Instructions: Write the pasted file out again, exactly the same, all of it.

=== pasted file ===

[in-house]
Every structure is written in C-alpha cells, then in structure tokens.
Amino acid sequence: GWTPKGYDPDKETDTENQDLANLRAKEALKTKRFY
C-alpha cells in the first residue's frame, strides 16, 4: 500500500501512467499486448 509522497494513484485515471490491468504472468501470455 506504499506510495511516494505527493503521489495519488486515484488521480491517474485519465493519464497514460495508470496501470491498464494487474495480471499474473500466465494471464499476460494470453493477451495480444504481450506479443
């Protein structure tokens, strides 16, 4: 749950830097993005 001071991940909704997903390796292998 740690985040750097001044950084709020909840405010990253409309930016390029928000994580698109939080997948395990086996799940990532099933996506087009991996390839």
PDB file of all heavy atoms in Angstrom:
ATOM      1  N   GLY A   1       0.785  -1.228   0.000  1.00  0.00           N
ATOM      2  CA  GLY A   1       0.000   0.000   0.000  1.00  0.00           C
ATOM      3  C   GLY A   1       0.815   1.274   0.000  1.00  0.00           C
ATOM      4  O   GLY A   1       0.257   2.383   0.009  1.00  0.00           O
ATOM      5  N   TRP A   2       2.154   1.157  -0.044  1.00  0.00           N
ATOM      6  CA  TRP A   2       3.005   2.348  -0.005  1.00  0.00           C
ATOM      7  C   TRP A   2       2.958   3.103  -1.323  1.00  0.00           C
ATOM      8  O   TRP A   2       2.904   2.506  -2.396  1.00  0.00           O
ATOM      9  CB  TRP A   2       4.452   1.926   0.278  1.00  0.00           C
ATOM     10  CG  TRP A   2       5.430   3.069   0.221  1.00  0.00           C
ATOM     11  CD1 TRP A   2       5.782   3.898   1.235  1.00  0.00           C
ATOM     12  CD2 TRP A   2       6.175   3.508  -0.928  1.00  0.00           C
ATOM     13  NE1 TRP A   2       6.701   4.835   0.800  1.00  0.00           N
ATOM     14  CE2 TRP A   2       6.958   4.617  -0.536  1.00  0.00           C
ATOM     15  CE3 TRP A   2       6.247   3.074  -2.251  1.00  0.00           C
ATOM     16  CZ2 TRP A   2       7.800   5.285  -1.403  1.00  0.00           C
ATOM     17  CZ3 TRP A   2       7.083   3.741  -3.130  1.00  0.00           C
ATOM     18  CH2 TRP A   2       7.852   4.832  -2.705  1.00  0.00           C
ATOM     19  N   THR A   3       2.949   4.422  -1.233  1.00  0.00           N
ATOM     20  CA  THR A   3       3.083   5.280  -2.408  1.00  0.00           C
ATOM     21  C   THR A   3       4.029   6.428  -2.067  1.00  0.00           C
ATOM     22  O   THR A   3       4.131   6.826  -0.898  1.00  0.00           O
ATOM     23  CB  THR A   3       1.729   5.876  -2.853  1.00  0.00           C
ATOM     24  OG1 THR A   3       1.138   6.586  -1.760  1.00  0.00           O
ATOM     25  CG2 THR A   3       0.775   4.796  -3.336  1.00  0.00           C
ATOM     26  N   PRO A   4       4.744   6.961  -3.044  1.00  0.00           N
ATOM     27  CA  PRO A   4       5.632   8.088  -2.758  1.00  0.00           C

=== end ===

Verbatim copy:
[in-house]
Every structure is written in C-alpha cells, then in structure tokens.
Amino acid sequence: GWTPKGYDPDKETDTENQDLANLRAKEALKTKRFY
C-alpha cells in the first residue's frame, strides 16, 4: 500500500501512467499486448 509522497494513484485515471490491468504472468501470455 506504499506510495511516494505527493503521489495519488486515484488521480491517474485519465493519464497514460495508470496501470491498464494487474495480471499474473500466465494471464499476460494470453493477451495480444504481450506479443
């Protein structure tokens, strides 16, 4: 749950830097993005 001071991940909704997903390796292998 740690985040750097001044950084709020909840405010990253409309930016390029928000994580698109939080997948395990086996799940990532099933996506087009991996390839």
PDB file of all heavy atoms in Angstrom:
ATOM      1  N   GLY A   1       0.785  -1.228   0.000  1.00  0.00           N
ATOM      2  CA  GLY A   1       0.000   0.000   0.000  1.00  0.00           C
ATOM      3  C   GLY A   1       0.815   1.274   0.000  1.00  0.00           C
ATOM      4  O   GLY A   1       0.257   2.383   0.009  1.00  0.00           O
ATOM      5  N   TRP A   2       2.154   1.157  -0.044  1.00  0.00           N
ATOM      6  CA  TRP A   2       3.005   2.348  -0.005  1.00  0.00           C
ATOM      7  C   TRP A   2       2.958   3.103  -1.323  1.00  0.00           C
ATOM      8  O   TRP A   2       2.904   2.506  -2.396  1.00  0.00           O
ATOM      9  CB  TRP A   2       4.452   1.926   0.278  1.00  0.00           C
ATOM     10  CG  TRP A   2       5.430   3.069   0.221  1.00  0.00           C
ATOM     11  CD1 TRP A   2       5.782   3.898   1.235  1.00  0.00           C
ATOM     12  CD2 TRP A   2       6.175   3.508  -0.928  1.00  0.00           C
ATOM     13  NE1 TRP A   2       6.701   4.835   0.800  1.00  0.00           N
ATOM     14  CE2 TRP A   2       6.958   4.617  -0.536  1.00  0.00           C
ATOM     15  CE3 TRP A   2       6.247   3.074  -2.251  1.00  0.00           C
ATOM     16  CZ2 TRP A   2       7.800   5.285  -1.403  1.00  0.00           C
ATOM     17  CZ3 TRP A   2       7.083   3.741  -3.130  1.00  0.00           C
ATOM     18  CH2 TRP A   2       7.852   4.832  -2.705  1.00  0.00           C
ATOM     19  N   THR A   3       2.949   4.422  -1.233  1.00  0.00           N
ATOM     20  CA  THR A   3       3.083   5.280  -2.408  1.00  0.00           C
ATOM     21  C   THR A   3       4.029   6.428  -2.067  1.00  0.00           C
ATOM     22  O   THR A   3       4.131   6.826  -0.898  1.00  0.00           O
ATOM     23  CB  THR A   3       1.729   5.876  -2.853  1.00  0.00           C
ATOM     24  OG1 THR A   3       1.138   6.586  -1.760  1.00  0.00           O
ATOM     25  CG2 THR A   3       0.775   4.796  -3.336  1.00  0.00           C
ATOM     26  N   PRO A   4       4.744   6.961  -3.044  1.00  0.00           N
ATOM     27  CA  PRO A   4       5.632   8.088  -2.758  1.00  0.00           C